The venue has served as an Emergency Intake Site (EIS) for unaccompanied migrant minors since April 22.
"We want to really thank the people of Long Beach who have really stepped up to make this a welcoming venue for these kids," Becerra said.
Alongside Long Beach city leaders, including Mayor Robert Garcia, Becerra met with those charged with operations at the EIS and with volunteers.
"All of the health care workers are in there, a full clinic and hospital setup. They're getting education four hours a day and they're playing. They look like any other kid in an environment they're comfortable in, but we also know that these centers have to be temporary," Garcia said.
There are ways for people to help directly at the site which is schedule to close in August.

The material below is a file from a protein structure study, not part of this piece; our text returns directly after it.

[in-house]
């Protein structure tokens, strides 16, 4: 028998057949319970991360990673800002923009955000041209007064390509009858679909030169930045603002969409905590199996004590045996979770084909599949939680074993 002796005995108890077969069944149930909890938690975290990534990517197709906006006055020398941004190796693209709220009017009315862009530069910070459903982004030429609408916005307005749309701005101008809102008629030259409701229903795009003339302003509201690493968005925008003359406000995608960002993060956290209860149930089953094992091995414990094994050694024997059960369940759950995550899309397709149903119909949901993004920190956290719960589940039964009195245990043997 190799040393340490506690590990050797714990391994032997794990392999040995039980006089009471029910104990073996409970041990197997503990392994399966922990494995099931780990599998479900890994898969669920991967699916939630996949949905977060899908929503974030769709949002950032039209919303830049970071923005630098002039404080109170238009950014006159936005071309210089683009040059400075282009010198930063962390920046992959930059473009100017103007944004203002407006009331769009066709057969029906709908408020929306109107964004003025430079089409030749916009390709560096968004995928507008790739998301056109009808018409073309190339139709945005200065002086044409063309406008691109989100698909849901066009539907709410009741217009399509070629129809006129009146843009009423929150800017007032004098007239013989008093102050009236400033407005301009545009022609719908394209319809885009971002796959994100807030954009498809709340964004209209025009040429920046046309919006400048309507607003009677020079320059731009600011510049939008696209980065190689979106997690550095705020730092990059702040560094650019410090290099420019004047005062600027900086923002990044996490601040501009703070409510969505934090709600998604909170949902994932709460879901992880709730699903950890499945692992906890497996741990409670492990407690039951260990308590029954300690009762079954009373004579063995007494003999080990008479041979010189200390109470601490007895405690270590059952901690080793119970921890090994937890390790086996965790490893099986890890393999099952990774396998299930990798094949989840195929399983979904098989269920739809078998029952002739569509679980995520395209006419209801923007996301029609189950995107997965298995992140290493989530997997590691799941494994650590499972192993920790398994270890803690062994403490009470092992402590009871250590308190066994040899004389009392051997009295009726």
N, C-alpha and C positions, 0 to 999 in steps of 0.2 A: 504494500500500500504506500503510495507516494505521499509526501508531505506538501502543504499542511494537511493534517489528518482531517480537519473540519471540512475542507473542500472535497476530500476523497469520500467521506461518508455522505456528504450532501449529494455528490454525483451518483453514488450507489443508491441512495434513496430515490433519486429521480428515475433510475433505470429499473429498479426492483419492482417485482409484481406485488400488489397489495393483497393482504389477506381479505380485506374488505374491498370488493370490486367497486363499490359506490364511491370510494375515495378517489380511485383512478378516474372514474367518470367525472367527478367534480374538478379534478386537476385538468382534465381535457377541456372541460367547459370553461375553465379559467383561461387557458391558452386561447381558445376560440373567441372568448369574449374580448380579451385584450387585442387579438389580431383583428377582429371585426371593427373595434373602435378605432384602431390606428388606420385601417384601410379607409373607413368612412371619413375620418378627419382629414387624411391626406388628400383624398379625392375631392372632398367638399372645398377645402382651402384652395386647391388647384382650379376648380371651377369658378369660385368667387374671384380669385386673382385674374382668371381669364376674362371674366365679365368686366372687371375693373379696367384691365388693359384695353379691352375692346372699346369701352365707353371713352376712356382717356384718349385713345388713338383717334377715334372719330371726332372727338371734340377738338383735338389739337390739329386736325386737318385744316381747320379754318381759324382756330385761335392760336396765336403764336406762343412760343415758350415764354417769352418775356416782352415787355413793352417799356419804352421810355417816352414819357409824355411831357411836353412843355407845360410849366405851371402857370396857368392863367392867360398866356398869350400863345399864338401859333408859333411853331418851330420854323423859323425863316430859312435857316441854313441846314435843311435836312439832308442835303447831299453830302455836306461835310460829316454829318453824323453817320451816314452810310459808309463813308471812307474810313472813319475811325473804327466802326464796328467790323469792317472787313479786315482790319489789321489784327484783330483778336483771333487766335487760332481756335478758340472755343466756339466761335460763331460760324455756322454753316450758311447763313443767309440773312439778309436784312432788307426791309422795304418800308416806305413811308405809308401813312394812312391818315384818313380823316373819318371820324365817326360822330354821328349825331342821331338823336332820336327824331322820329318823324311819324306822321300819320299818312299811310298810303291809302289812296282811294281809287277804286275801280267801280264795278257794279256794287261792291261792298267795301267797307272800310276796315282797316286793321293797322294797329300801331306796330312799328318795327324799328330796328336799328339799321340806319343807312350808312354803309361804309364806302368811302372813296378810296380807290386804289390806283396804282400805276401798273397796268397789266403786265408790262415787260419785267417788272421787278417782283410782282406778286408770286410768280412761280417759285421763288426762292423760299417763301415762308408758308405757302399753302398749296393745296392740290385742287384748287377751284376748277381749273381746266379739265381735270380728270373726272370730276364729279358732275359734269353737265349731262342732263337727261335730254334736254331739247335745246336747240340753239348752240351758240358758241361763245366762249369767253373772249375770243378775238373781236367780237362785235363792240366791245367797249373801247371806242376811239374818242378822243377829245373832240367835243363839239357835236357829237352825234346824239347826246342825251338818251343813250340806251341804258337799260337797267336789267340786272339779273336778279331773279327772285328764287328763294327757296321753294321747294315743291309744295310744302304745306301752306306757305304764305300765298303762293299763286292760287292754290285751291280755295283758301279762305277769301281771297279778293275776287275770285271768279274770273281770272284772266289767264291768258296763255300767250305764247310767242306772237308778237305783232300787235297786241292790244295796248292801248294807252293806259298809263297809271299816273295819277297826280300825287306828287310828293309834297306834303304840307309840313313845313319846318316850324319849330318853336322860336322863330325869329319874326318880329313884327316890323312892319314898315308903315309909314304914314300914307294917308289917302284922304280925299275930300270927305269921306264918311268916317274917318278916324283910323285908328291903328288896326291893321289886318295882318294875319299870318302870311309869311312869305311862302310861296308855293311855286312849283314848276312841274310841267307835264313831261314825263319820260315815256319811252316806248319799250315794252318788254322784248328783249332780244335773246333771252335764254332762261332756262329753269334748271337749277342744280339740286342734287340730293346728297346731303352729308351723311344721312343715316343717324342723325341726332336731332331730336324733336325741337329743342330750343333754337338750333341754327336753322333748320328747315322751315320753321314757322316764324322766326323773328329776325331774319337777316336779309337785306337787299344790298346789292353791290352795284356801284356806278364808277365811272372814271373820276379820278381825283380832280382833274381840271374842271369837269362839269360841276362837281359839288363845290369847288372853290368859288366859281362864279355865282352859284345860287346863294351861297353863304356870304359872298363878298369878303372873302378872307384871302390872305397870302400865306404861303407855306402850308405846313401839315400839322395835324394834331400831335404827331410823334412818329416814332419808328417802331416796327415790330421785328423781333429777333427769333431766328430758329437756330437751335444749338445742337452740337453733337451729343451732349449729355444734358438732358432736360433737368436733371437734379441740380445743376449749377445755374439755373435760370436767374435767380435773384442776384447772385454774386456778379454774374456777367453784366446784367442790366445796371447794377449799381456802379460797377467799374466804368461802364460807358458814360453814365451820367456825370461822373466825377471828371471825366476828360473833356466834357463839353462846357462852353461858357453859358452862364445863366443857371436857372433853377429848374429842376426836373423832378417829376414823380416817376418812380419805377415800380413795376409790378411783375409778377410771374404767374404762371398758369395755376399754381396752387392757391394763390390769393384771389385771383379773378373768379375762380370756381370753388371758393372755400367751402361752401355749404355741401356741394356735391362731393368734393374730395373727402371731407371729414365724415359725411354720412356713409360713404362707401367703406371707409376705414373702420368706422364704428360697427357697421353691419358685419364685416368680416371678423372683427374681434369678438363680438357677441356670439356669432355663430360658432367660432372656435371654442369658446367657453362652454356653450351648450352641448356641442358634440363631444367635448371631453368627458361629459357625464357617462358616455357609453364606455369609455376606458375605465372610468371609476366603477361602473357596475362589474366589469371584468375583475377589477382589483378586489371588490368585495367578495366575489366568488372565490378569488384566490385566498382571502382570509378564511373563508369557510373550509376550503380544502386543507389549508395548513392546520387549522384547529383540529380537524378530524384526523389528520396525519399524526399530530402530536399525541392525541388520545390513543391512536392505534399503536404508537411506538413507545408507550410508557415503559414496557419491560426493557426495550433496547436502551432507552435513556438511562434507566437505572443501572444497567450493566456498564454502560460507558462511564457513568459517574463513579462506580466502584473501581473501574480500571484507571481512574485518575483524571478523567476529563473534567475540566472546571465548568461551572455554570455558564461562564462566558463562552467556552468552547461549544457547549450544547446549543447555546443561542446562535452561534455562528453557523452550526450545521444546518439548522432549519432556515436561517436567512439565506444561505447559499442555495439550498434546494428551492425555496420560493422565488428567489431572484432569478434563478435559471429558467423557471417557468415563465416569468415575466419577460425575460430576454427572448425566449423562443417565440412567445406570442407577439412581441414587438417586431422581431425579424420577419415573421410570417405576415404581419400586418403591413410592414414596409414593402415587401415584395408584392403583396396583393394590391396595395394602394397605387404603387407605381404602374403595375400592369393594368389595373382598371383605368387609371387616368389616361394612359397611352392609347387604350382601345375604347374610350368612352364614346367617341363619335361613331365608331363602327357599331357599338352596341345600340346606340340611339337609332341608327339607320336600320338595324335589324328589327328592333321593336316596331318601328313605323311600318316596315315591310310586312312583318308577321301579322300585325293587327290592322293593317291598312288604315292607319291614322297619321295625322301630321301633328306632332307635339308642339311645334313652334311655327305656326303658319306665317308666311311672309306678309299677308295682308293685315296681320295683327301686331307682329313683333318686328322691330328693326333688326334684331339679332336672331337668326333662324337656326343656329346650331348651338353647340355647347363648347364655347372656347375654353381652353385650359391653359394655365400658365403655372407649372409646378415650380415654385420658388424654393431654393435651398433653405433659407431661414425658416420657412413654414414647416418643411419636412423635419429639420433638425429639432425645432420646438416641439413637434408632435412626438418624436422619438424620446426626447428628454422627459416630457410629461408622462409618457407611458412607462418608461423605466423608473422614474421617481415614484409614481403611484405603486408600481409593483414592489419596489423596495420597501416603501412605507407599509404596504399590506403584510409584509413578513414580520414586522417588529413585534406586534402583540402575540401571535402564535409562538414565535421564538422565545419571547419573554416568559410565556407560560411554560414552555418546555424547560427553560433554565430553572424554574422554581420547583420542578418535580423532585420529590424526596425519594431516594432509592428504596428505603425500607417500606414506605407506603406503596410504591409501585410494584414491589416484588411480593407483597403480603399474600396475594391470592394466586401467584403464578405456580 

RELATED: Reunification process reportedly underway for migrant children at Long Beach Convention Center
"Additional ways to help beyond the 70,000 books and toys that have been donated, is for folks to visit the longbeach.gov/migrantchildren page and there's information on how to volunteer. Right now we're doing a letter-writing campaign across the city to help write letters for the kids," Garcia said.
According to a spokesperson with HHS, 671 minors were housed at the Long Beach site as of Thursday, with 28 currently testing positive for COVID-19. That's about half of last week's total. The children at the EIS range in age from 5 to 17 years old.
Becerra said he was happy to see the minors in a welcoming environment.
"What I didn't see was grief. I didn't see shouting. I saw a lot of kids who were being kids," Becerra said.
According to HHS, by the end of Thursday, 102 children were set to be united with their families in the U.S. or sponsors.
MORE | Unaccompanied migrant children risk lifelong health effects, expert says